The Confederate, a man named Sergeant Paradine, at first thought the men were asleep. But he soon tossed that idea. He couldn’t wake them up, even though he shouted in their faces.

As he walked Paradine came upon an old man named Teague who claimed to have cast a spell on the Union soldiers. He showed the Confederate his book of witchcraft.

When Paradine didn’t believe him,the warlock froze him in place, too. However, the sorcerer left him with the ability to comprehend what was happening around him.

After releasing Paradine from the effects of the incantation, the old man told the sergeant that he could cast a spell on the entire Union army, but he wouldn’t because he knew he was to die that day. He gave the book to Paradine so the Confederate could do so himself.

Before reporting back to his commanding officer, Paradine froze some Union defenders in place on a ridge in the region. The state of these soldiers was confirmed by the attacking Confederate officer when the rebels were all together that night.

Paradine

PARADINE

What ensued was a debate over whether or not Paradine should go on and paralyze the entire US Army. He hesitated at first because while he was with Teague the sergeant felt the use of the book was unclean. The warlock also confirmed that the person conducting the witchcraft was in league with the devil. All this made Paradine uneasy.

At first Paradine’s commanding officer resisted the casting of spells, also. “It’s of the devil,” he said.

But Paradine regrouped and tried to convince his superior to let him use the book of witchcraft. “I don’t know much about Satan, he said, “but this cause of ours is dying right in front of our eyes.”

The officer then concurred and told Paradine to read from the book. However, when he did so he came across a passage that made him stop dead in his tracks.

“He calls upon us to revoke the name of God,” said Paradine. Despite exhortations from the others the sergeant couldn’t go on.

“What do we call em? Damn Yankees, don’t we, lieutenant?,” said Paradine. “If I read aloud from the book it is the Confederacy that will be damned.

“It’s the book or it’s the end,” he went on. “Then let it be the end. If it must come, let it come.

“If this cause is to be buried let it be put in hallowed ground. Let it be put in hallowed ground.”

The book of witchcraft was immediately burned in the campfire.

Would that men and women in America take the same stance against Satan instead of colaboring with him. The only way that will happen if we see the error of our ways as Paradine did. If we do, then perhaps we will have a spiritual revival in our nation.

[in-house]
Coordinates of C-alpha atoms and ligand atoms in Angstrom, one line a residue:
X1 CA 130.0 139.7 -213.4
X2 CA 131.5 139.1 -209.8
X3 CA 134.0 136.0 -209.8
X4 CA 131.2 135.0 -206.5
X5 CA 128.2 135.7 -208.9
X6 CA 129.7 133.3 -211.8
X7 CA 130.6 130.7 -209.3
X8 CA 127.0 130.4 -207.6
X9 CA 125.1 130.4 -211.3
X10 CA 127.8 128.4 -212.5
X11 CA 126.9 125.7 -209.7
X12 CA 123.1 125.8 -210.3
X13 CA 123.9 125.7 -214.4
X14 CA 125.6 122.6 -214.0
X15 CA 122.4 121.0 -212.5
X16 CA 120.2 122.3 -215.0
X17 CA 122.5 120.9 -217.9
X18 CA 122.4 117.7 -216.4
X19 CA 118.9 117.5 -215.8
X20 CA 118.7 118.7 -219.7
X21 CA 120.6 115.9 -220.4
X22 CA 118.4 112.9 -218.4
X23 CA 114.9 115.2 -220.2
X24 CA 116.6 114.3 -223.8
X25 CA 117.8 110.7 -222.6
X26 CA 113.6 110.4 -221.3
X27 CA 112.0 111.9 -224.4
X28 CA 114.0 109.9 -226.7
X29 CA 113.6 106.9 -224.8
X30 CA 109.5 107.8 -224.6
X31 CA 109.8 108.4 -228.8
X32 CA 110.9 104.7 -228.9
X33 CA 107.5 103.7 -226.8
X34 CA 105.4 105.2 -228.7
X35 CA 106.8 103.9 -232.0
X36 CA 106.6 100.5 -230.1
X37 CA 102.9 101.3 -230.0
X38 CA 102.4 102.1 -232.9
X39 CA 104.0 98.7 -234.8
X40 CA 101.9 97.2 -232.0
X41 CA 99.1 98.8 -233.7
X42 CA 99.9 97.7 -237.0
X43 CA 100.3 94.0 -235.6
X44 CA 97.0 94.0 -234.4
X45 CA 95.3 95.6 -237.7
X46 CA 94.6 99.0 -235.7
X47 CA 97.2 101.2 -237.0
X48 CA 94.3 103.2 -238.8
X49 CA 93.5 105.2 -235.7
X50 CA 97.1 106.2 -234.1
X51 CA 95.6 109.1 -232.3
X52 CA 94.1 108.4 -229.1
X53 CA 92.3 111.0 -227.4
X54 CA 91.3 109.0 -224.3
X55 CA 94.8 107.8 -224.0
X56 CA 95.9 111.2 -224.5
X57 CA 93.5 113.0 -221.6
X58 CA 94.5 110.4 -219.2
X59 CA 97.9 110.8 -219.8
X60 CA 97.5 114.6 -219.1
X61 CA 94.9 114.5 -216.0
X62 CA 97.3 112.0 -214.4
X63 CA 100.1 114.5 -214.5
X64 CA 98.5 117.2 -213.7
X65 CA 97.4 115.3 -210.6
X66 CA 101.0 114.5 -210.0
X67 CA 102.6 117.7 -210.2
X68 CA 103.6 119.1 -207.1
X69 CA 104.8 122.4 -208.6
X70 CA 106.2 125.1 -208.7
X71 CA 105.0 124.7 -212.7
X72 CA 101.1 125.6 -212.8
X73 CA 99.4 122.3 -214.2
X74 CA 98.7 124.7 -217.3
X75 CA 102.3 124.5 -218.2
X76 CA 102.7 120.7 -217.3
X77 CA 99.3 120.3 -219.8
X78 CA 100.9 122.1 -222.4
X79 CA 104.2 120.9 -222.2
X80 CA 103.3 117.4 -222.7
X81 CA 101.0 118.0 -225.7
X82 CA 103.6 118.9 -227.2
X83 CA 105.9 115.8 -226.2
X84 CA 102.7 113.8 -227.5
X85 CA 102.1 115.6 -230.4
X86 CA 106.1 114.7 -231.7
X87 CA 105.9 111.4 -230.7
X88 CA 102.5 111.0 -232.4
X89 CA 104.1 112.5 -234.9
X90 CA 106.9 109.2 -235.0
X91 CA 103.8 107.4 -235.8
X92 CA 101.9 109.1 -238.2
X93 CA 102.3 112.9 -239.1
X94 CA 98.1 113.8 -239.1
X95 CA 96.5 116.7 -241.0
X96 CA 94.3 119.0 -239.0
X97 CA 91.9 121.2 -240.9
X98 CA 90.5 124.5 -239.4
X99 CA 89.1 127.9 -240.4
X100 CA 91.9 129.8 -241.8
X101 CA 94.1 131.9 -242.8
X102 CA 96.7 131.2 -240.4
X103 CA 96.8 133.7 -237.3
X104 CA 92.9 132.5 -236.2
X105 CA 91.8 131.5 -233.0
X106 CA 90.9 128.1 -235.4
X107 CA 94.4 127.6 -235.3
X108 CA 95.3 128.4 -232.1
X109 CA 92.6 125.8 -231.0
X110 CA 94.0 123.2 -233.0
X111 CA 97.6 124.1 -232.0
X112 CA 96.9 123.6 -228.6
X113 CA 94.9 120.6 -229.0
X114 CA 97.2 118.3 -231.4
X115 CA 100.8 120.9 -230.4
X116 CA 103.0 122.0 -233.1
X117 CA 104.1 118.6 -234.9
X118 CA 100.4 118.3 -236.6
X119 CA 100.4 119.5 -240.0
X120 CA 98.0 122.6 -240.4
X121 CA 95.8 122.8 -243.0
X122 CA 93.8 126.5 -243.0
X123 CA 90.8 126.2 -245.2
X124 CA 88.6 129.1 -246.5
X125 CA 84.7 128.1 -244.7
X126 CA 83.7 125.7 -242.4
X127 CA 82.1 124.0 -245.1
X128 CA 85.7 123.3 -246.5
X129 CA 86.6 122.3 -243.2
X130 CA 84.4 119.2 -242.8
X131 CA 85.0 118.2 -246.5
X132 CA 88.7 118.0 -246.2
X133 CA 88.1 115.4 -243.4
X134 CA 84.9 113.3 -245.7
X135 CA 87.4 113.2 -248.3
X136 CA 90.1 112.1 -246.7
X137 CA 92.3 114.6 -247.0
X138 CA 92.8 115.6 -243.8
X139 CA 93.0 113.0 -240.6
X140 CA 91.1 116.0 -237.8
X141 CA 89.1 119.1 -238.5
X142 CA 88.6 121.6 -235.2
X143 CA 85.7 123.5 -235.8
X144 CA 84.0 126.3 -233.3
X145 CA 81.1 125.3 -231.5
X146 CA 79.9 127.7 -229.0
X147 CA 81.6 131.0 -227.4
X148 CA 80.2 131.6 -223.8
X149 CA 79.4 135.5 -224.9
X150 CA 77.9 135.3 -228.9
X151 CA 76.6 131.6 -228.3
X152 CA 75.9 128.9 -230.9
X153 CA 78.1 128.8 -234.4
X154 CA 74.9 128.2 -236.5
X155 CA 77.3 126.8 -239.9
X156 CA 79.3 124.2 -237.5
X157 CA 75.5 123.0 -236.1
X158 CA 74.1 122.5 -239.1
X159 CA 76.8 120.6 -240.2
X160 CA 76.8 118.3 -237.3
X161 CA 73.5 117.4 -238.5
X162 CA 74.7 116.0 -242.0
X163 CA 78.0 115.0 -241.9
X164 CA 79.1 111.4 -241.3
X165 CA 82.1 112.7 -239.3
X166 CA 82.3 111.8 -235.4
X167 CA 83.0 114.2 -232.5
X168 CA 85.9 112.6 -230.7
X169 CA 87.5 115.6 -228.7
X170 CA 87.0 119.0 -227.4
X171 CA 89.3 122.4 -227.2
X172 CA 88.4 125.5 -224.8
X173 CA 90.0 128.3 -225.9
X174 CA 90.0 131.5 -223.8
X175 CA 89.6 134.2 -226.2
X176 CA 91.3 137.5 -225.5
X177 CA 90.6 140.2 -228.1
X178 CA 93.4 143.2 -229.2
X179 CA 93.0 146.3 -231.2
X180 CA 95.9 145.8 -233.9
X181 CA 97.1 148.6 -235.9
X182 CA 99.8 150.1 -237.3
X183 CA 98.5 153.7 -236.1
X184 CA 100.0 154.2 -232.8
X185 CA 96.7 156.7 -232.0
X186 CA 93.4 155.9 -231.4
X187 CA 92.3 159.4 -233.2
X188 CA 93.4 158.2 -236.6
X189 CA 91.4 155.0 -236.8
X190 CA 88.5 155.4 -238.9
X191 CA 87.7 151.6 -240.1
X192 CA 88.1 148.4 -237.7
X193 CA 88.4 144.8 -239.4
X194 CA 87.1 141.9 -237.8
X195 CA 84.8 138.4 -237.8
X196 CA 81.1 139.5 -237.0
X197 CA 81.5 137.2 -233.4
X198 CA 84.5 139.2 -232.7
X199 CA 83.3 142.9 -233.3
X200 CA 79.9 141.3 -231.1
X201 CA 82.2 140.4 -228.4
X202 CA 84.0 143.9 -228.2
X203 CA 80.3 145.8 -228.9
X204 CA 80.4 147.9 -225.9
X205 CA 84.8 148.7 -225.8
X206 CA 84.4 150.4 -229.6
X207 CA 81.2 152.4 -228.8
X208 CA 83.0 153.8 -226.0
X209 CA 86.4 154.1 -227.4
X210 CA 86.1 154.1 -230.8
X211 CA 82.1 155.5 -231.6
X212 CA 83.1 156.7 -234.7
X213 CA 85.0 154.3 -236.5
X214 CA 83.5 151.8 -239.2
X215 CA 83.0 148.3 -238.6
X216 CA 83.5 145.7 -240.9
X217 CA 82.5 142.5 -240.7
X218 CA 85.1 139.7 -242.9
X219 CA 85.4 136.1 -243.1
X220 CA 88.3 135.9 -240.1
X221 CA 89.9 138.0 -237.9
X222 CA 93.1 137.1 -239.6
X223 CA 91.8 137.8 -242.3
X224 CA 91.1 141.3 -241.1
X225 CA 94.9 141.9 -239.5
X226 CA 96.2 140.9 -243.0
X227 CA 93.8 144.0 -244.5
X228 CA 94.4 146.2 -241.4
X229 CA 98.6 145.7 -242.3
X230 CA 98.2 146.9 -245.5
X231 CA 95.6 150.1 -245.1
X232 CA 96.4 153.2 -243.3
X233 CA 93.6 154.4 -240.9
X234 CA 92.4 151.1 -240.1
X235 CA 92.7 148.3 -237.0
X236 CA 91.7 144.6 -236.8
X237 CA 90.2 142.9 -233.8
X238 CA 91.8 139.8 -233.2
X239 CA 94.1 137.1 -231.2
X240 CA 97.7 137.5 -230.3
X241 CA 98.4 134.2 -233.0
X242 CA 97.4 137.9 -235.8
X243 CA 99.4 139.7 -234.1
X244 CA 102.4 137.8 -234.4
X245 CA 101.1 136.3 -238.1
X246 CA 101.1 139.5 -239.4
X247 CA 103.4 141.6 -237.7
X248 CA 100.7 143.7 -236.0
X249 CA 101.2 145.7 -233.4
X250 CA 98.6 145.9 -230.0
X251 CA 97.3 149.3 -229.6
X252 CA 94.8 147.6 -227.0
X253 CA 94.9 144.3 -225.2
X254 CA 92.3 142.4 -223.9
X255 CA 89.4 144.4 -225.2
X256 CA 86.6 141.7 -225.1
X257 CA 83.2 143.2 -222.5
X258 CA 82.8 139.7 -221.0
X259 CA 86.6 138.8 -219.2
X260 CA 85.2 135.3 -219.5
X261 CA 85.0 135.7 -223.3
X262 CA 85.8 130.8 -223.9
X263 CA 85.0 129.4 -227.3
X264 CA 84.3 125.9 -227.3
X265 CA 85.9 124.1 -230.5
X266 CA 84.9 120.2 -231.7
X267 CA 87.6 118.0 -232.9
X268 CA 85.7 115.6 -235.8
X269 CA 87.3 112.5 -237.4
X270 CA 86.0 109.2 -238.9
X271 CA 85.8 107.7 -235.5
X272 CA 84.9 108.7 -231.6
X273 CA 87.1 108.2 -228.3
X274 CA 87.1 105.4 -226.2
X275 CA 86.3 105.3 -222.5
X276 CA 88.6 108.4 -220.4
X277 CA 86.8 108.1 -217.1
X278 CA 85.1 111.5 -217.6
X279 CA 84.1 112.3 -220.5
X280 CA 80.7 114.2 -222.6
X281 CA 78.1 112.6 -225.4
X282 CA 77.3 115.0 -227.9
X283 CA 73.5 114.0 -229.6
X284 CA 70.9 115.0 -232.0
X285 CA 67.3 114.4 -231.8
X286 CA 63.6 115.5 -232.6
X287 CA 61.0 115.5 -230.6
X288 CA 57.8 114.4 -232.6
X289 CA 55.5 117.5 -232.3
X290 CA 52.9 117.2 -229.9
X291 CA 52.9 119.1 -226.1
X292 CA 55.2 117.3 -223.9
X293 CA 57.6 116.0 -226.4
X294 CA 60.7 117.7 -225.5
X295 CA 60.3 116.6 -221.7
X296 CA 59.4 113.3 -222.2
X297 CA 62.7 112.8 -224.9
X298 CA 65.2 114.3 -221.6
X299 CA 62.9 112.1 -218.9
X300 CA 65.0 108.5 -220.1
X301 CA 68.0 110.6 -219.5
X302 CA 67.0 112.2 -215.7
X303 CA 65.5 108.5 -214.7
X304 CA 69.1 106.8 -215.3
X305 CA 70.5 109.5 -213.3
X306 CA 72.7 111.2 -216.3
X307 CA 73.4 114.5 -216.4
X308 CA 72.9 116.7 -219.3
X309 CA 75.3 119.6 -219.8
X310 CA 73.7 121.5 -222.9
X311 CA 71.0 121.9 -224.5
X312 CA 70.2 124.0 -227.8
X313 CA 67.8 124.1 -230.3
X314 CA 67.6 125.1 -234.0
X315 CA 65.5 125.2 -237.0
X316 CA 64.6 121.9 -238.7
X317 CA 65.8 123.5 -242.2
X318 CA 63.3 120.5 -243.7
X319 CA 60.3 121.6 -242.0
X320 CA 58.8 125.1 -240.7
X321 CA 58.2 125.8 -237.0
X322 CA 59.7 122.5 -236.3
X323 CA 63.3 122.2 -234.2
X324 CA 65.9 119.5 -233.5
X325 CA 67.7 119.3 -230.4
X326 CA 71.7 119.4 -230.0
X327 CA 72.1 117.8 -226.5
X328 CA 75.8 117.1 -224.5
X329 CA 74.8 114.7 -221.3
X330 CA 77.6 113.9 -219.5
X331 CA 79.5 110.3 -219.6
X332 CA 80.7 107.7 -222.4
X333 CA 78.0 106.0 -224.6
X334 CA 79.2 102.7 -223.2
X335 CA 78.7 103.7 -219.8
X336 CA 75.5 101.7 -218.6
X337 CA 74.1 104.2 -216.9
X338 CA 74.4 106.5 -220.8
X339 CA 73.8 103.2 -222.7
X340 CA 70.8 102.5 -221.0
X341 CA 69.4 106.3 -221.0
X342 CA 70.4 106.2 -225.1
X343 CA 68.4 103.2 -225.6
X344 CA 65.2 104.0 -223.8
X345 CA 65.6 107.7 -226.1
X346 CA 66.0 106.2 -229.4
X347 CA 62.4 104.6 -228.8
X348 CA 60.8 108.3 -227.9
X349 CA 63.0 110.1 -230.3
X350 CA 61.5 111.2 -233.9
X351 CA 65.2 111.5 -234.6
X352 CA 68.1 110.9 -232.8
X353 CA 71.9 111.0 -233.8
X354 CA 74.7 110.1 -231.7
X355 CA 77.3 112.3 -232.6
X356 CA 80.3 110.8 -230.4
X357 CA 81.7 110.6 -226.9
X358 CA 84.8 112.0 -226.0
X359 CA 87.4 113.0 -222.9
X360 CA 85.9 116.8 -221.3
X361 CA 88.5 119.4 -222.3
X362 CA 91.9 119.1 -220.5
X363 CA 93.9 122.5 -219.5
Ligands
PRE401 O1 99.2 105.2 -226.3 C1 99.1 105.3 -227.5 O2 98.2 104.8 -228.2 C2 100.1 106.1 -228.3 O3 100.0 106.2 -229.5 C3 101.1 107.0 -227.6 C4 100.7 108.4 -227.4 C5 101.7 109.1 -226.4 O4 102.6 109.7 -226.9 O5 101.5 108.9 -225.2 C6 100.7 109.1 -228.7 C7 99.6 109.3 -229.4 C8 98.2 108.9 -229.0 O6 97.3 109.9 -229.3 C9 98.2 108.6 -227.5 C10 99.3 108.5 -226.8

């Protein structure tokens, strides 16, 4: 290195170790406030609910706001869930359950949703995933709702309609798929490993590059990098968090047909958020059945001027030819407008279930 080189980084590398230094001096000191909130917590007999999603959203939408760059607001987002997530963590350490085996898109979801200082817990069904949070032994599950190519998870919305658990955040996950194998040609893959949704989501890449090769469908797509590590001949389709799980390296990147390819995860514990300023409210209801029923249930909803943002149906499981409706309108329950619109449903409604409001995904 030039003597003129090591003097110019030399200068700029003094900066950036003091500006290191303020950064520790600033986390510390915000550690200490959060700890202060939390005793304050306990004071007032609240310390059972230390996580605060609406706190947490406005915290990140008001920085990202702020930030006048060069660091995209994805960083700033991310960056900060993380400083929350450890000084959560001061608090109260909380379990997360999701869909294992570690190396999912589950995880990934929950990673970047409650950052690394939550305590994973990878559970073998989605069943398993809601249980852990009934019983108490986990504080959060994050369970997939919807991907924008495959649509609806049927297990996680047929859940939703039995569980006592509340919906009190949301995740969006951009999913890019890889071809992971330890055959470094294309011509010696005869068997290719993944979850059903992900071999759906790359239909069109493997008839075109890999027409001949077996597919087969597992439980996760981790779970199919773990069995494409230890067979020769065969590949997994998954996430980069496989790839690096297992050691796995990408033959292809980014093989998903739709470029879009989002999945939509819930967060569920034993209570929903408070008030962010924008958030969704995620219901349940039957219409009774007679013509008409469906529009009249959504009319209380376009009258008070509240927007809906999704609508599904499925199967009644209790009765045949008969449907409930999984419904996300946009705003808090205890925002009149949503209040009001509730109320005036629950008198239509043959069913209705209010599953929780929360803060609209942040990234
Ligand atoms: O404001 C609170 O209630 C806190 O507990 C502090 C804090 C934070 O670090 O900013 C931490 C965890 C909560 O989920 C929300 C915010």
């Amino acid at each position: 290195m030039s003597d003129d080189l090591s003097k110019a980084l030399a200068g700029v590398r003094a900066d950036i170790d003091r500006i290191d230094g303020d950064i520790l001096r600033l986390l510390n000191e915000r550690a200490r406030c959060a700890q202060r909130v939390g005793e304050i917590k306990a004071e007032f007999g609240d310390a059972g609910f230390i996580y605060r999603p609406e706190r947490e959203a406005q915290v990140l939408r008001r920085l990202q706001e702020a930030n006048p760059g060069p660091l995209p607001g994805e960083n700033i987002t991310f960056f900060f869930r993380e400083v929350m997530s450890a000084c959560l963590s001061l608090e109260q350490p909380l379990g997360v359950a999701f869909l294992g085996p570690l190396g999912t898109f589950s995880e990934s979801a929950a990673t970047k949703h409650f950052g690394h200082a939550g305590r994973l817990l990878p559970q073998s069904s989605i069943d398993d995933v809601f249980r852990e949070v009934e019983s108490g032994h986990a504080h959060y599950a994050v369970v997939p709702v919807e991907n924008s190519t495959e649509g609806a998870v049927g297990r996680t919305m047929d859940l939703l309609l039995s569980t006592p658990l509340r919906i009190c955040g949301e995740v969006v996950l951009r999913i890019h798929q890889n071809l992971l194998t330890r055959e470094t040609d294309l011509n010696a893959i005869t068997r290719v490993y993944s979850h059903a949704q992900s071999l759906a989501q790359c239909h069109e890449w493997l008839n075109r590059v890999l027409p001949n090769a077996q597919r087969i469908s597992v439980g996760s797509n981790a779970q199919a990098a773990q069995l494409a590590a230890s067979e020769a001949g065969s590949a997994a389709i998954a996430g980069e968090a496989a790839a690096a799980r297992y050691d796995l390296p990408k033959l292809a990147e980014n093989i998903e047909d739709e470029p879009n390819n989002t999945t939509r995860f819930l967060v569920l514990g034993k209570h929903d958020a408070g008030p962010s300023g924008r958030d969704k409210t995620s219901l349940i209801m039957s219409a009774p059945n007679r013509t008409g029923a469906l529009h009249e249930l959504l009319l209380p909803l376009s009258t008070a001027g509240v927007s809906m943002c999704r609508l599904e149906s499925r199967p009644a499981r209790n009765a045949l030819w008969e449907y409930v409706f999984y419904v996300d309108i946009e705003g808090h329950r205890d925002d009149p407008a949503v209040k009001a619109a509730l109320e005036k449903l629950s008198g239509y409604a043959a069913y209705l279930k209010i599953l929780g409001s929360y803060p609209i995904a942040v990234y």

Even if a large segment of our populace continues to make a deal with the devil, the people of God can still take a stand. They can actively oppose Satan’s playbook. This courageous activity may not save our country, but such a stance will at least please God and make our burial ground noble in His eyes.

In the long run of eternity, this is more important. Siding with Satan is never right.

Advertisements

Leave a comment

Filed under Bible, Christianity, culture, culture war, Hacksaw Ridge, Mel Gibson, Desmond Doss, Jesus Christ, Media, politics, religion, Revival, Spiritual Warfare, spirituality, Temper of the Times, Truth, Uncategorized, United States, War

A college homecoming sheds light on the state of America

I’ve spent the last quarter century living in college towns, both in the US and overseas. One of the features of those burgs in America in the autumn is the homecoming parade.

If you’re American you know what that is. If you’re not, then it might require some explanation.

Homecoming is a college celebration focusing on the return of alumni to that school. Held on Fall weekends, the centerpiece is an American football game against a (usually) weaker opponent. (After all, losing would spoil the fun.)

There are other events surrounding homecoming as well. This morning my town had a run/walk happening which I wondered into on the way to getting coffee. My route to the shop was on the same road as this little fun run and the parade. In fact, I had forgotten all about Homecoming and was mainly interested in getting a cup of Java.

The coffee shop and the sidewalk in front of  it were packed with customers awaiting the parade.  I waited until the tidal wave of people dissipated and then went to get my caffeine fix. When I got to the cashier, she and another barista smiled at me and said, “Nice to see a familiar face.”